I'm sorry you didn't like the anime adaptation--the game is one of my all time favorites, and the HD version does a lot right (I do give them kudos to give you a choice between the original PSX music or the remastered music--most of the remastered music is meh at best, so I have the original PSX music on when I play.
This review was started on July 16th, 2023, and just finished today, and man, I've wanted to gush about this game for soooooo long.


Rating: 87/100

Not many people know this, but visual novels, in spite of their seemingly limited gameplay and interface, are actually a more versatile medium than they're usually given credit for. This is pretty common knowledge in Japan, where the medium of visual novels has been around since the eighties, but North America only ever had them through hard to find fan translations, with no official releases until the 2010s. But even with the genre's renaissance in the US and people learning what they can be capable of, certain types of gamers are quick to dismiss visual novels as nothing more than either moe waifu porn games or digital picture books. Games such as Ace Attorney, Steins;Gate, Digimon Survive, AI: The Somnium Files, and everything in Visual Arts/Key's library (Clannad, Air, Kanon, Little Busters, and so on) disprove this, but would you believe me if I told you that there's such thing as a visual novel that also has rhythm game elements and was the brainchild of one Sui Ishida, the man who created Tokyo Ghoul and Choujin X? Ladies, gentleman, and everyone in-between, I introduce to you Jack Jeanne, one of many visual novels brought to the US by Aksys Games. I remember first seeing ads for the game in the Nintendo eShop while browsing through it, and the premise did intrigue me, but I initially had a bit of a hard time getting a hard copy. It took my dad showing me a random game store while on our trip to New York for me to find a copy, and I gotta say, I have him to thank for this, because Jack Jeanne is not only one of the best otome games in existence, it's one of the best, most immersive visual novels period, barring a few flaws preventing it from achieving true greatness.

Now, the premise itself isn't really anything special: Ever since she was a child, Kisa Tachibana has always looked up to her older brother Tsuki, and after watching him perform in a play, she decides she wants to get into the art of theater acting. Tsuki once attended the famous Univeil Theater Academy, so Kisa hopes to enroll there as well. But her hopes are dashed when she learns that Univeil is an all-boys school. To make things worse, after graduation, Tsuki disappeared without a trace, and Kisa's family is experiencing financial trouble, so she figures she has to give up on her dream and take up a job to make ends meet. That is, until she was found by the principal of Univeil Theater Academy, who recognized her as the talented Tachibana Tsuki's sister, and soon enlisted her to be enrolled into the school to change the age old tradition of the theater academy, and accomplish her dream...but under a few conditions: she has to aim to be the lead role in all the plays throughout the year, to earn the trust of the students, and to never let anyone in the school learn that she is a girl, which includes not telling others that she is related to the famed Tsuki Tachibana. Since this is an otome game, you can choose one out of six romantic interests: The energetic, happy-go-lucky Suzu Orimaki; Kisa's sheepish but supportive childhood friend Soshiro Yonaga; the grumpy, easily annoyed singer Mitsuki Shirota; the dashing dancer Sarafumi Takashina; the stoic but kind-hearted Kai Mutsumi, and the eccentric, loud, and dare I say theatrical playwright Kokuto Neji.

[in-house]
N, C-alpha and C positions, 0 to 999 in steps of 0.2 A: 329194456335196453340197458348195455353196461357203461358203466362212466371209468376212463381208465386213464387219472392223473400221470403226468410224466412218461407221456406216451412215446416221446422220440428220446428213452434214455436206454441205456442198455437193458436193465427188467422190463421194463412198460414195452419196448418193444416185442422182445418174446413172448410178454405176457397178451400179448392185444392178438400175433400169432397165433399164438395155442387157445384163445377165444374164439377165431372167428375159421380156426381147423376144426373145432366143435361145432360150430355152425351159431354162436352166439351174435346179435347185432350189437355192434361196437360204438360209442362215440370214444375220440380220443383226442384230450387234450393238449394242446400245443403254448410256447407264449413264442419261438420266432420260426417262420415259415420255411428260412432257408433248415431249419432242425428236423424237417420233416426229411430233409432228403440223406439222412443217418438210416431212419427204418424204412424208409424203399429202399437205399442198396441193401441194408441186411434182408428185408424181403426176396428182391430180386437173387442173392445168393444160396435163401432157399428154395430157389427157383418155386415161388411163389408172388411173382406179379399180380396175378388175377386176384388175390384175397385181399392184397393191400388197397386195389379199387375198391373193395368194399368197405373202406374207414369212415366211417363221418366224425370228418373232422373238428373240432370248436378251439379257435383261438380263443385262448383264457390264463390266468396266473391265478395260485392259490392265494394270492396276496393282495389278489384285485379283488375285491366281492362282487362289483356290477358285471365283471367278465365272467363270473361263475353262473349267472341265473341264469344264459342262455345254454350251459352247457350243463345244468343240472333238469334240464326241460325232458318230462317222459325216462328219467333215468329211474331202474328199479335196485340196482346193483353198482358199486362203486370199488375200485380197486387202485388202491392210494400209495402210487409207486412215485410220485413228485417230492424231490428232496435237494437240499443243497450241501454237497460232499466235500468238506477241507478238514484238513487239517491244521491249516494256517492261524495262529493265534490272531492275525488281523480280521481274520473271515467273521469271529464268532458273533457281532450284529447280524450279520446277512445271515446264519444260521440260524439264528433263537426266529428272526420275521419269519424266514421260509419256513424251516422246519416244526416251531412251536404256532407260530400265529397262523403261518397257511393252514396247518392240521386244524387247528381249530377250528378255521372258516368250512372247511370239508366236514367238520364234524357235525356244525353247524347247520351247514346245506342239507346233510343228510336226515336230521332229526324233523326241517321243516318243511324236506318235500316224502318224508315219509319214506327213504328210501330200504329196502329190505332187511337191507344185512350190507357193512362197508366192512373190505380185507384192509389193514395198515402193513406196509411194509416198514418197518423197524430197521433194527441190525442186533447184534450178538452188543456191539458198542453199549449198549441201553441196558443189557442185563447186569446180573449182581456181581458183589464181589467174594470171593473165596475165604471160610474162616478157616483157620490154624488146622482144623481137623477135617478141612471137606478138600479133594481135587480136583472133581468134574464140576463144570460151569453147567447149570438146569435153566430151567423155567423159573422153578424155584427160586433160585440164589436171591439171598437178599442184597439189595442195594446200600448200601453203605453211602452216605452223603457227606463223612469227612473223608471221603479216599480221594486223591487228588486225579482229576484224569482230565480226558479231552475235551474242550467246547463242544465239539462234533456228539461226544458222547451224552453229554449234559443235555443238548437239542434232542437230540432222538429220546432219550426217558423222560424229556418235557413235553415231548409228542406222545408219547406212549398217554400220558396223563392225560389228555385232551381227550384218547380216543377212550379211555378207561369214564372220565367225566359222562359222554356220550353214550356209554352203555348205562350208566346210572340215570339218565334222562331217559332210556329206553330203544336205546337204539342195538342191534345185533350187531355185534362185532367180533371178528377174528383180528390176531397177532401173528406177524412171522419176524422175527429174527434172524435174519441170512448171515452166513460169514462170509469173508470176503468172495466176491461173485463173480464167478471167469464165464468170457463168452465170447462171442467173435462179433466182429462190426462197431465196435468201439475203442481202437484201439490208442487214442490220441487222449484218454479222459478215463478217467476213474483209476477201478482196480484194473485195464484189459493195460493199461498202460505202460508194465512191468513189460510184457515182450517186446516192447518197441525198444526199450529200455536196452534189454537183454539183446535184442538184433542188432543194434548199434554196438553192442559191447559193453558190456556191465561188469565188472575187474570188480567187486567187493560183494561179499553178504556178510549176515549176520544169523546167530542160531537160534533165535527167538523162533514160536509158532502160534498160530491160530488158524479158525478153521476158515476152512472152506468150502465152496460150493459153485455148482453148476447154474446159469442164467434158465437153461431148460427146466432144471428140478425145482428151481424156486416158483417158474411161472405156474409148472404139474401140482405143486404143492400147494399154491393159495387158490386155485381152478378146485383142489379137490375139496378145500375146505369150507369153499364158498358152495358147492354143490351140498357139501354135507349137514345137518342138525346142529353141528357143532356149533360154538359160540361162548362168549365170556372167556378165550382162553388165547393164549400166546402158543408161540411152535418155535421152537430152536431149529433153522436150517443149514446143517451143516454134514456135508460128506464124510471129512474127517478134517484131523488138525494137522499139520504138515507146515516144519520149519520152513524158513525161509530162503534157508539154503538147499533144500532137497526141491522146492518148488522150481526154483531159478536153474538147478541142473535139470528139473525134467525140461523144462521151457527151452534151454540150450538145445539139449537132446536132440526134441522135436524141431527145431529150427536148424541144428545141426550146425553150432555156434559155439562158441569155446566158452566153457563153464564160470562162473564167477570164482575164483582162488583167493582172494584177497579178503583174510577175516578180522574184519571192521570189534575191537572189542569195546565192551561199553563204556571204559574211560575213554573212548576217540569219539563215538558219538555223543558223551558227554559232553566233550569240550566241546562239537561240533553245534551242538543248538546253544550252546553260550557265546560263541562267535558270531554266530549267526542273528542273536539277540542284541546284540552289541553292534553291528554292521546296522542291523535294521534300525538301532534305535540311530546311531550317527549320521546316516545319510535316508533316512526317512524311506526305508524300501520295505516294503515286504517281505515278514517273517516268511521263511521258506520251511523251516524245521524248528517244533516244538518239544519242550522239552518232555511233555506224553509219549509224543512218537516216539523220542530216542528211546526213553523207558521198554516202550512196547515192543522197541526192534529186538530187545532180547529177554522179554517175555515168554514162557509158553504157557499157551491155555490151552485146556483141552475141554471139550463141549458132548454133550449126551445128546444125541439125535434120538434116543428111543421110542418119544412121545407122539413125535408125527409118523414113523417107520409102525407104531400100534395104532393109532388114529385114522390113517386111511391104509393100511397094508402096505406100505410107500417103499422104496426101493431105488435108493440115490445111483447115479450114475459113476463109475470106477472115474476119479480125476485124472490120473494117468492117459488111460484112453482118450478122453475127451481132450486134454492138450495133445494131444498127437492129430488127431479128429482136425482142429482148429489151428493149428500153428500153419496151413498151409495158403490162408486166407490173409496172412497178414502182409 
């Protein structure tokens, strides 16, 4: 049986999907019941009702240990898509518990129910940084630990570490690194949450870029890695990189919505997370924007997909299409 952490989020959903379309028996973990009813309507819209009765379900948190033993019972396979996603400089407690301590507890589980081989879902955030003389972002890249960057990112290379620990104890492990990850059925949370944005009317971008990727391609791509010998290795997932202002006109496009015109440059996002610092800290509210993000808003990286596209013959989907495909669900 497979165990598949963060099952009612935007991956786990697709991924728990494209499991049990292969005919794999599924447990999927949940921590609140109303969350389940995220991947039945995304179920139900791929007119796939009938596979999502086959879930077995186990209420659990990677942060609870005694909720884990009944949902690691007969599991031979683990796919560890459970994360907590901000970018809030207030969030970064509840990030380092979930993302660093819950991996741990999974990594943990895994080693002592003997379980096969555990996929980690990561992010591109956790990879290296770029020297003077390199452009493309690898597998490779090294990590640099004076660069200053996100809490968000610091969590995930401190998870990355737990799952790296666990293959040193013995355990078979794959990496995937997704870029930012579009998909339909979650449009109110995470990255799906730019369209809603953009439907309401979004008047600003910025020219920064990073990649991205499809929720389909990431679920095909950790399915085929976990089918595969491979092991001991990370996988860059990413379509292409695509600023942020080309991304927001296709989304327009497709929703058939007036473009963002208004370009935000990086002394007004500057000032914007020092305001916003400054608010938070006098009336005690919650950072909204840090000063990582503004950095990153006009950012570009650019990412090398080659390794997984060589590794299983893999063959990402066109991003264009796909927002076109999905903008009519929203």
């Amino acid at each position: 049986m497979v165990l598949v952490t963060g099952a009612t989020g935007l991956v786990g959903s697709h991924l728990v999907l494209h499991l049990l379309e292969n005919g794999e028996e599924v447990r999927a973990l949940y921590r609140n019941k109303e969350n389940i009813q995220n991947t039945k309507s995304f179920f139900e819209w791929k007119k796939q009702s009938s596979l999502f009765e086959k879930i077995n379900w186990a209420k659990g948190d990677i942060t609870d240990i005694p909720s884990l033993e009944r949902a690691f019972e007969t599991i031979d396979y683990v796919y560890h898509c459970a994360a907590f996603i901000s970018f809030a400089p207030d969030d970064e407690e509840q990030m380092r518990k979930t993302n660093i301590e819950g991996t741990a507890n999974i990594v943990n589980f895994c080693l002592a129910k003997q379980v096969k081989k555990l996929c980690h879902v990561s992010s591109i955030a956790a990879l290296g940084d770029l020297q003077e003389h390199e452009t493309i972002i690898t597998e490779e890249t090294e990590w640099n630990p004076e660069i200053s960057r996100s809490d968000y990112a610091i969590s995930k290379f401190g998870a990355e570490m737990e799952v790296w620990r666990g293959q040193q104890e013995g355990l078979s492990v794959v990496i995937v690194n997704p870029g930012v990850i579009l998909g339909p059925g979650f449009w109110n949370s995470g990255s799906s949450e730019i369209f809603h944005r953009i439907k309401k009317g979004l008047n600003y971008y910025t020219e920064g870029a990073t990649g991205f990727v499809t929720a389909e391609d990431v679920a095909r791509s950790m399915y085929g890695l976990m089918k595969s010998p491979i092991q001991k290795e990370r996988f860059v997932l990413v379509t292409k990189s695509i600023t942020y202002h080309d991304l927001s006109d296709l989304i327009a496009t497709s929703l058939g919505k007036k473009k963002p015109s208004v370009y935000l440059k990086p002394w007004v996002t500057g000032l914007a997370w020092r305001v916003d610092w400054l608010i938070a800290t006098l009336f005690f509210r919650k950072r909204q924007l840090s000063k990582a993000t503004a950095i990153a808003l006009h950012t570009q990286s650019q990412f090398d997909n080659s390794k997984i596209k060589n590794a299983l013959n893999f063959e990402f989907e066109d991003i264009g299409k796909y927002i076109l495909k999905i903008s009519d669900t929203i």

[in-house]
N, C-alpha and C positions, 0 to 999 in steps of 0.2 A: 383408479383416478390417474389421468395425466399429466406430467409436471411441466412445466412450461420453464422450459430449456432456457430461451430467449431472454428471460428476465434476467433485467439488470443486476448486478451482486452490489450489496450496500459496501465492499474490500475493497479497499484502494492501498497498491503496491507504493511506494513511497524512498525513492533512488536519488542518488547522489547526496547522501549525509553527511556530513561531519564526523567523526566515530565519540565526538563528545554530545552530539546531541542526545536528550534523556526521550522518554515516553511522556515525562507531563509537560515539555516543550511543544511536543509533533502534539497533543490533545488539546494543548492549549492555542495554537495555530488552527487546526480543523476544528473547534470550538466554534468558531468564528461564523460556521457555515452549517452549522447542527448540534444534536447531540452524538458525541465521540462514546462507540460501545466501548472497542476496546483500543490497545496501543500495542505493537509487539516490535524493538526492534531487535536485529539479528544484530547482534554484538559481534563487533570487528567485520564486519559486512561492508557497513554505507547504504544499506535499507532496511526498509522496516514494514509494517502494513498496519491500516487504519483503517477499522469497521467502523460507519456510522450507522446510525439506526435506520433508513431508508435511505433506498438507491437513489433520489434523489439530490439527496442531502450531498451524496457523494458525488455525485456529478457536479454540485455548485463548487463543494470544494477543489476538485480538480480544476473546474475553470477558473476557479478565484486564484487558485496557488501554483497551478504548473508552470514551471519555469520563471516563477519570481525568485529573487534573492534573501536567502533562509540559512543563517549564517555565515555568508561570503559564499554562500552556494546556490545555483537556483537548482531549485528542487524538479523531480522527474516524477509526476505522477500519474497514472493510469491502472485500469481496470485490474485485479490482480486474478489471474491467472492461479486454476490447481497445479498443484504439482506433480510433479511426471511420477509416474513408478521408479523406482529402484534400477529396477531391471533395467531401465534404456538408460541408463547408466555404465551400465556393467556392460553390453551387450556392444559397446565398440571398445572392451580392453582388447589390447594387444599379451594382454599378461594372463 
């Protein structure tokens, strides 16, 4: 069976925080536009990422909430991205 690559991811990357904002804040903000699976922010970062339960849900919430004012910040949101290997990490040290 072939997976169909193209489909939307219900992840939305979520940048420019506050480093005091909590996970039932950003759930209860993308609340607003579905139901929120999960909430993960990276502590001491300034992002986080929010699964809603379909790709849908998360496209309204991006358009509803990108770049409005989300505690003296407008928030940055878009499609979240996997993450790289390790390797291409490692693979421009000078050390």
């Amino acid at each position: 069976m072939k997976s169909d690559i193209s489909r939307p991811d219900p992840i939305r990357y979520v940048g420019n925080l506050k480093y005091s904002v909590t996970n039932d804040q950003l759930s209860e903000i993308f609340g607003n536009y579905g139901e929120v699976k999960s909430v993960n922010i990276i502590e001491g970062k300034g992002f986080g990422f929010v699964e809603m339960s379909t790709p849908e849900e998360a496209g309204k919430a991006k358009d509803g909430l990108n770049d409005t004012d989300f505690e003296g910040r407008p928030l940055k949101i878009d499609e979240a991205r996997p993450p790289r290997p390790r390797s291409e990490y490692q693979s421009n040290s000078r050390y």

I admit I haven't played much otome games, and the only one I've really played to completion is Code;Realize. But otome games, like some visual novels I have played, usually have a choice-based system, where choosing certain responses to questions or answering some characters' questions positively, or pursuing said character in general, will lock you into their route should you decide to go after them. While this is somewhat true in Jack Jeanne, the game adds a little more to it. In-game, it's not enough to simply pursue your desired character or choose responses to their questions, there's a stat raising system where if you choose to raise one out of six of Kisa's skills (Spirit, Insight, Voice, Charm, Drama, and Dance), your chances of getting into a character's route will increase. Making this easier is that each love interest's name is color coded and correspond with the stat that the player is required to focus on if you want to lock into their route. Kisa even gets her own route that you can unlock if you 1. Don't pursue any of the love interests, and 2. Unlocked the best endings for all the LIs beforehand, and you can do this by achieving SS scores in every single singing/dancing rhythm game during the plays. There is one factor that the game doesn't tell you though: In order to make sure you've actually unlocked your desired character's route, you need to raise their required stat to at least level 20 or above and max out their affection before the in-game date of December 25th. For some reason the game doesn't mention this, and many players wound up locked in Kisa's route without realizing it.